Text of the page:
We rested silently on the last night, without a fire, so that we would not draw unwanted attention before we entered the city. I slept fitfully, a rarity, and my dreams were filled with fire and smoke. When I woke, the red sun was already high above the sands, and I cursed at my lapse of duty.
Then, I noticed Lin was gone.
Rarely did I sleep so heavily, and never have I overslept past whatever time I set for myself to wake. She probably did something to force my sleep, and I berated myself for my carelessness. The foolish girl probably stormed into town, a tiny cyclone of vengeance, and I knew she truly was trouble.
I took my time getting ready. She was long gone, past the point of catching her, and I doubted she would be amenable to reason. As a monk of Shali, I strongly doubted I could even track her. She could take care of herself, to a point, but I had a feeling she would show up at the wrong time.
With my courser saddled, I made sure to check that Judgment was loaded, and that Verity was well-oiled. I mounted, and then pulled back my dark duster so that Judgment was clearly visible. My weapons were my badge, and it was time to bring the Law.
Judecca's walls were low but solid, the same bleached color as the Dead Sea behind me. I made my way to a shallow archway with a dark metal gate, guarded by two slovenly and dozing riflemen. I had to kick one of them awake to admit me, and they both stood up sharply, rifles aimed in my general direction. I waited a moment for their heads to clear, then I announced myself.
"I am the Law. I seek Remiel."
The nearest glanced at my gun, and choked, his face whitening as he backed away. He waved me in, his partner pulling the black iron gate open, pointing a shaking rifle down a wide dirt street toward the domed center of Judecca.
I tried hard to ignore the pounding in my head from the waves of broken Law that seethed from every rundown building and person. Whores slammed brothel windows shut as I passed, and a brawl well underway halted midswing as both drunken fighters recognized me. Even more disturbing, a figure stumbled toward me from a dark alley, hands outstretched, a knife wound in his chest. As he fell bleeding on to the street, I saw the murderer gasp as he saw me, and then flee into the darkness. I knew much worse happened that I could not see, but while they feared me, today I had other business.
I knew that Remiel, Captain of the corsairs, would already know I was here. The Lieutenant also told me his captain would be cunning and difficult to deceive. I saw a flash of movement on the roof of a dingy hotel, and the glint of metal confirmed the sniper. Since I had requested him personally, they would not attempt to fire until Remiel knew my intent. The last thing he would want is a firefight with a Lawbringer; the Law would retaliate sevenfold.
The Captain's building was simple; round and smooth, without ornamentation, the dome was just as bleached as everything else was. Several men hovered near the entrance, and they warily watched me as I dismounted and tied my courser to a hitch.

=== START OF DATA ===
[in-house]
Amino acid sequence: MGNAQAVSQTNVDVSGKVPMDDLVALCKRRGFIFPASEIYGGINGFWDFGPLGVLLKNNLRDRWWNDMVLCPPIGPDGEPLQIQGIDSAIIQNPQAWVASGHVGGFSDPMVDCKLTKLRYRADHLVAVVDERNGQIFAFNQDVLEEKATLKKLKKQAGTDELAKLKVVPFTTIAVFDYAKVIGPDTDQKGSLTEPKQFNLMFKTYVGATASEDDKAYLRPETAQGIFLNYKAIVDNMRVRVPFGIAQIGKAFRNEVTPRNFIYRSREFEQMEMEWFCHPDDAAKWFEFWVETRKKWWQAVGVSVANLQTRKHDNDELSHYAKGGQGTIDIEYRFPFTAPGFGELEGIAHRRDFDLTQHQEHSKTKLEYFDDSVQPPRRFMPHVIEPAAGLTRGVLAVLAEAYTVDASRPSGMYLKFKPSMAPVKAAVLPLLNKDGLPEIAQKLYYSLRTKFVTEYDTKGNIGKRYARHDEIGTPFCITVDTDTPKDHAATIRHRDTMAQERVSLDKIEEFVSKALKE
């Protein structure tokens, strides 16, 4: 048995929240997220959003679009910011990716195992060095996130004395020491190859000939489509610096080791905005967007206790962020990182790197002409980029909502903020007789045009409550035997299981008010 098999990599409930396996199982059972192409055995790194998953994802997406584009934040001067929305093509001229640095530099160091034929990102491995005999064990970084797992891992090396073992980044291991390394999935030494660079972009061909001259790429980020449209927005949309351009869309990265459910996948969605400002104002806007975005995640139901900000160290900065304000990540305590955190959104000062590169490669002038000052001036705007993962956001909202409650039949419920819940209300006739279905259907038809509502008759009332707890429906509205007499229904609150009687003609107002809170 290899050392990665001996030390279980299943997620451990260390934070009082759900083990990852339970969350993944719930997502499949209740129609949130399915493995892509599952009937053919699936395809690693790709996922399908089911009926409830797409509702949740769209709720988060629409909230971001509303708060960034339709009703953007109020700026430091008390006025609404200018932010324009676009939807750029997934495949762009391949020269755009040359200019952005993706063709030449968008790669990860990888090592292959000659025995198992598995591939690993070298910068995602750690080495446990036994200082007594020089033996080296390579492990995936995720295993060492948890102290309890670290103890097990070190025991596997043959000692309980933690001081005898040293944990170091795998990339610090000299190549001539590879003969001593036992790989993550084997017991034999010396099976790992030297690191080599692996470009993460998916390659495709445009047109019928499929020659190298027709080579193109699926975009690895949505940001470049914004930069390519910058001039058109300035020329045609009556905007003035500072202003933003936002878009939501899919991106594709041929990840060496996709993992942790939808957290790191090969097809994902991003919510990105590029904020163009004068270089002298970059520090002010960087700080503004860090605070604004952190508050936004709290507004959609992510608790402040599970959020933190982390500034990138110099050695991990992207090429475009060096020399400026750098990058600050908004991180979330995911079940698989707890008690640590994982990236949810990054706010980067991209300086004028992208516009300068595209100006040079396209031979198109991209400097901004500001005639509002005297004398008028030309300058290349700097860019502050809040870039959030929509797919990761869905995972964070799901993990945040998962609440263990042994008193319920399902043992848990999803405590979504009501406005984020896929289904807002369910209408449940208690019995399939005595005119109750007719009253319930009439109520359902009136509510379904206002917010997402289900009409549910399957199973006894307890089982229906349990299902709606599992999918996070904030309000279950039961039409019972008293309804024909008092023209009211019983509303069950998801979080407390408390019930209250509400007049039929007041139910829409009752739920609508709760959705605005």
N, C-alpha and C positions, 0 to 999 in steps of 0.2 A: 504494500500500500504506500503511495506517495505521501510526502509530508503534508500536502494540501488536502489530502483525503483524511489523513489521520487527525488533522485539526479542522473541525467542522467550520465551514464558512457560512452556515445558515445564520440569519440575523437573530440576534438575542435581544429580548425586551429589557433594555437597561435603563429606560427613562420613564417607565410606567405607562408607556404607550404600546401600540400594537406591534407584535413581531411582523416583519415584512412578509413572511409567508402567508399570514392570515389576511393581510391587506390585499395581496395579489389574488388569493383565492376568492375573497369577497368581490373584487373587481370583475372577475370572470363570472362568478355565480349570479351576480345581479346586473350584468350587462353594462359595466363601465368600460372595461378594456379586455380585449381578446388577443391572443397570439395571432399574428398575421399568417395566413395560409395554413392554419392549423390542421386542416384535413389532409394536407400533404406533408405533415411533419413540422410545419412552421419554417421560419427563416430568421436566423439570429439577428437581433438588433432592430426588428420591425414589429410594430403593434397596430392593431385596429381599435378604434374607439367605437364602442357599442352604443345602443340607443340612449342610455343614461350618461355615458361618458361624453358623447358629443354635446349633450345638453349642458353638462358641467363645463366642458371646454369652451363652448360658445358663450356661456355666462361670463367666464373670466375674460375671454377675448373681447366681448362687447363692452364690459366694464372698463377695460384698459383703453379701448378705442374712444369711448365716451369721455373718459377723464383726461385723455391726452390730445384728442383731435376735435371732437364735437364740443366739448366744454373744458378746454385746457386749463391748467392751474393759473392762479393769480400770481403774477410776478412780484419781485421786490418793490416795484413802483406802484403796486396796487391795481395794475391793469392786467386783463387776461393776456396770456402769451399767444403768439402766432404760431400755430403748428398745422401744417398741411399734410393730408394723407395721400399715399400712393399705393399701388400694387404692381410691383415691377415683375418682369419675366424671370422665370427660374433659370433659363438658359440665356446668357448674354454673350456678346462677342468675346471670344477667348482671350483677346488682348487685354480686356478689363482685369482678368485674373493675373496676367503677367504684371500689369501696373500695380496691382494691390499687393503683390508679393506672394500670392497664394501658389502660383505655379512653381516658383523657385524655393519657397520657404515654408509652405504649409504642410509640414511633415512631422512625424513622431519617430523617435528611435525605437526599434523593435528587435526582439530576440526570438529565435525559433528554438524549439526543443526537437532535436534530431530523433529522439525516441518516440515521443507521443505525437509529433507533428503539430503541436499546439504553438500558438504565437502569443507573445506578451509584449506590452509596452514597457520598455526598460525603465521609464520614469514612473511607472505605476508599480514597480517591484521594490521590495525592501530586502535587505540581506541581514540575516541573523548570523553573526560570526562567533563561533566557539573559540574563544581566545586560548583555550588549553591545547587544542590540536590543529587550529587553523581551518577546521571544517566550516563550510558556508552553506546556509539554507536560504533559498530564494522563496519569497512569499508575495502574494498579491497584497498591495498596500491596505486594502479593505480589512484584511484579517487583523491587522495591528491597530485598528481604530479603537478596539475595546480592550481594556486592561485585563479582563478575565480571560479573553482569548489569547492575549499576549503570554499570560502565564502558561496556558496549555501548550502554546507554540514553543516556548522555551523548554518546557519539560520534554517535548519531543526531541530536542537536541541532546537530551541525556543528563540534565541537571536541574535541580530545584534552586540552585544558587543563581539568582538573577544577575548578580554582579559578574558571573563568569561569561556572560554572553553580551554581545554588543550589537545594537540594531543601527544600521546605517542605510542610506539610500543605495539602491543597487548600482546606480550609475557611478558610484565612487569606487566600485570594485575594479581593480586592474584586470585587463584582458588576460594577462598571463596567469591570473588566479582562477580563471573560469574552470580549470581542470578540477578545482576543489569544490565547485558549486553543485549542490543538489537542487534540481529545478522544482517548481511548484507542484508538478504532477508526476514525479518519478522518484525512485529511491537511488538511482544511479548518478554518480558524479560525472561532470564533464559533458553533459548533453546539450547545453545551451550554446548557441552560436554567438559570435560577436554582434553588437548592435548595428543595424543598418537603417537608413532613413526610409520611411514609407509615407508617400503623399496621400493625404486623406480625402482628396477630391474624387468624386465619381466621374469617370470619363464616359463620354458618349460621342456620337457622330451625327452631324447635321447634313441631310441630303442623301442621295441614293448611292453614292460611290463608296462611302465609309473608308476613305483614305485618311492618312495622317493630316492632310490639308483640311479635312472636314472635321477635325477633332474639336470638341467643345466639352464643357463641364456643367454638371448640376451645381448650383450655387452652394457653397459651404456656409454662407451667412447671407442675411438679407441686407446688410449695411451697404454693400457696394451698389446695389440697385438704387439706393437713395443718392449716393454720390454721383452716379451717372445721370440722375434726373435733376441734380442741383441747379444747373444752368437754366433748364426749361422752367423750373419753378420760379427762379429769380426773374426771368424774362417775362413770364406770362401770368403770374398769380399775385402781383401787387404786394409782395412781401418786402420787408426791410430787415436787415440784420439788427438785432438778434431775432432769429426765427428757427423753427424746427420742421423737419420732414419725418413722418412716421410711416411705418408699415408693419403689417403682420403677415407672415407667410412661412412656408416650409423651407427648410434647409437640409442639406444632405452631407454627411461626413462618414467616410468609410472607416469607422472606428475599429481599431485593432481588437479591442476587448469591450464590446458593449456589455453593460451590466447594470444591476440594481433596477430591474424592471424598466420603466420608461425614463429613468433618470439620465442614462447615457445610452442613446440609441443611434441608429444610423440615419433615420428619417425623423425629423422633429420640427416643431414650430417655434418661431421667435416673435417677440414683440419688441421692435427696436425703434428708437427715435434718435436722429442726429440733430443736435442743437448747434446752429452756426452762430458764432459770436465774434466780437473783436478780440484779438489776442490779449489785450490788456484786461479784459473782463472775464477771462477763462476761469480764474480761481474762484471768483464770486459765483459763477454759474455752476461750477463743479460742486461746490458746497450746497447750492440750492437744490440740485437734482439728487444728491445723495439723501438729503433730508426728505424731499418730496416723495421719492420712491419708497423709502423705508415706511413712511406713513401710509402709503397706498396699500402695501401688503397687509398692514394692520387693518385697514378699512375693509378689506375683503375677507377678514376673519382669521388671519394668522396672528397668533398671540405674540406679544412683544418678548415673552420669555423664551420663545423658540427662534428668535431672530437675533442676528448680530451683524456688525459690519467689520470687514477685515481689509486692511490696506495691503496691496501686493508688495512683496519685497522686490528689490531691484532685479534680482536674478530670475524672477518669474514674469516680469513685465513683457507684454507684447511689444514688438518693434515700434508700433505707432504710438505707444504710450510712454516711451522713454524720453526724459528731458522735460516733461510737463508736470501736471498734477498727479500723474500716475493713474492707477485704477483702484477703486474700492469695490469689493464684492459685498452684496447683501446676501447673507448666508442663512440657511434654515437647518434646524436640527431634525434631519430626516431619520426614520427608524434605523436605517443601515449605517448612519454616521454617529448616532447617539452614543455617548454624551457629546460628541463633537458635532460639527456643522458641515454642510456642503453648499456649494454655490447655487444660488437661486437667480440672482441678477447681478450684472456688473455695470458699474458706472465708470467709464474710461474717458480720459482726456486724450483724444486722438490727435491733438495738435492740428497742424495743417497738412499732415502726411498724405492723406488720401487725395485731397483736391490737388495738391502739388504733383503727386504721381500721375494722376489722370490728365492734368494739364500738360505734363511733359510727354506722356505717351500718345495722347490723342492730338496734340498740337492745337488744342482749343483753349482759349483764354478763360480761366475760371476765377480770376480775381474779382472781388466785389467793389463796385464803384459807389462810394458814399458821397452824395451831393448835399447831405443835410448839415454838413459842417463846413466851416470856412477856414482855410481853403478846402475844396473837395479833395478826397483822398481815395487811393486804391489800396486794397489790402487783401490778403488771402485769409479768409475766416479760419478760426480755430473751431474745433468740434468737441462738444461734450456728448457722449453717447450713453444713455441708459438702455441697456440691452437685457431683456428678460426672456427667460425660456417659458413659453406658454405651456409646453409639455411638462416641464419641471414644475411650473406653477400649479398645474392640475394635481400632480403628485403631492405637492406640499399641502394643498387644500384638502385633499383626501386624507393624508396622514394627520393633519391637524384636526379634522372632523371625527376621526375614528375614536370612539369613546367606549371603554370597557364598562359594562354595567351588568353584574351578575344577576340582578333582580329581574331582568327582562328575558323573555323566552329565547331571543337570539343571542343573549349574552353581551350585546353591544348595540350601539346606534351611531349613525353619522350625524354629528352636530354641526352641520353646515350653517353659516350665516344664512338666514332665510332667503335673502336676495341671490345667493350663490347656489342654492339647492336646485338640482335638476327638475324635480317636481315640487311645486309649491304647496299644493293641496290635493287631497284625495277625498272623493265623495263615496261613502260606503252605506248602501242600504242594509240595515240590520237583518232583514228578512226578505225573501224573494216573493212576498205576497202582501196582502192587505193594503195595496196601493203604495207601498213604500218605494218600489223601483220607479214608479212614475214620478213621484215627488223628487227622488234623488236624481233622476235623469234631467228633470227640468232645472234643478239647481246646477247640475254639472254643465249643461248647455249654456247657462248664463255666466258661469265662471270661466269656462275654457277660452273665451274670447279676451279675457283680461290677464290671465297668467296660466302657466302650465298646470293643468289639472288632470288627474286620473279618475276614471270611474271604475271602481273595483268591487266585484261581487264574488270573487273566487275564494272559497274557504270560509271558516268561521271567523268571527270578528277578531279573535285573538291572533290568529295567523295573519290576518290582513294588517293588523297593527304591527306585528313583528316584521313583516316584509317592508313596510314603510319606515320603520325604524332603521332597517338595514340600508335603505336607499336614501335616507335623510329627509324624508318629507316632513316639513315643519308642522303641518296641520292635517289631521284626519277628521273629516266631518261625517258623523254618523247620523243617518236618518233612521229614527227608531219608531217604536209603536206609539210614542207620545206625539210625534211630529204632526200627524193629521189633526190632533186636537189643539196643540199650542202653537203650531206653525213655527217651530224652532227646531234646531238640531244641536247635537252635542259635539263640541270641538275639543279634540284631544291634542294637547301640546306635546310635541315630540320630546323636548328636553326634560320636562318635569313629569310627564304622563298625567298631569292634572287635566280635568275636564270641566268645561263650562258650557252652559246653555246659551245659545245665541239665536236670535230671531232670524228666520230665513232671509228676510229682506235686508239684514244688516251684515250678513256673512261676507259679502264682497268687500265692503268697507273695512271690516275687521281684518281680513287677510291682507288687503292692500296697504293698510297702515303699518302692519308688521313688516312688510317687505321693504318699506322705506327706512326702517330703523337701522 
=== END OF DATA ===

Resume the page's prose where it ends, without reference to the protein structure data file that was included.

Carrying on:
"The Captain is expecting you," growled a particularly ugly man. He licked his lips without fear and stared at my horse, unconcerned of my profession.
I paused, glancing back at my courser. Without warning, I drew Judgment and aimed it at the gargoyle of a man. I still stared at my horse as I said to no one in particular, "No one touches him."
The other men had drawn their pistols, although much slower than I. The ugly man's eyes were wide in shock, as were the others; my gun seemed to magically appear, my aim deadly accurate despite the fact I looked elsewhere. I chuckled and holstered Judgment, my point made and my horse safe. Ignoring the raised guns, I entered the dome of the Captain.
I paused inside a large round room, full of lush plants, and even lusher women. Nude, entwined in various positions contrived to inflame a man's desire, lay several beautiful dark-skinned women. The amount of opulence was over-used, and it seemed intended more as a distraction than an actual place of pleasure.
Several rough-looking corsairs stood in the shadows of a narrow hall that ringed the room. I sensed they were armed, and I even recognized a few; those were former citizens that fled the binding Law.
Remiel himself, dressed in a crisp and formal naval uniform, lay sprawled across a bleached stone throne, weaponless. Clean-shaven and hair well-oiled, he contrasted with the debauchery and grime that filled the room.
"Lawbringer! Welcome to Judecca!" Remiel stood up and approached me, smiling broadly.
Hand outstretched, he seemed to expect me to return the greeting, so I did. What struck me as odd was that he possessed no vibration or resonance of wrong, and that seemed quite unusual for one such as him. By my investigation, he was the one I sought for Lin. Yet, Law did not touch him; he was innocent.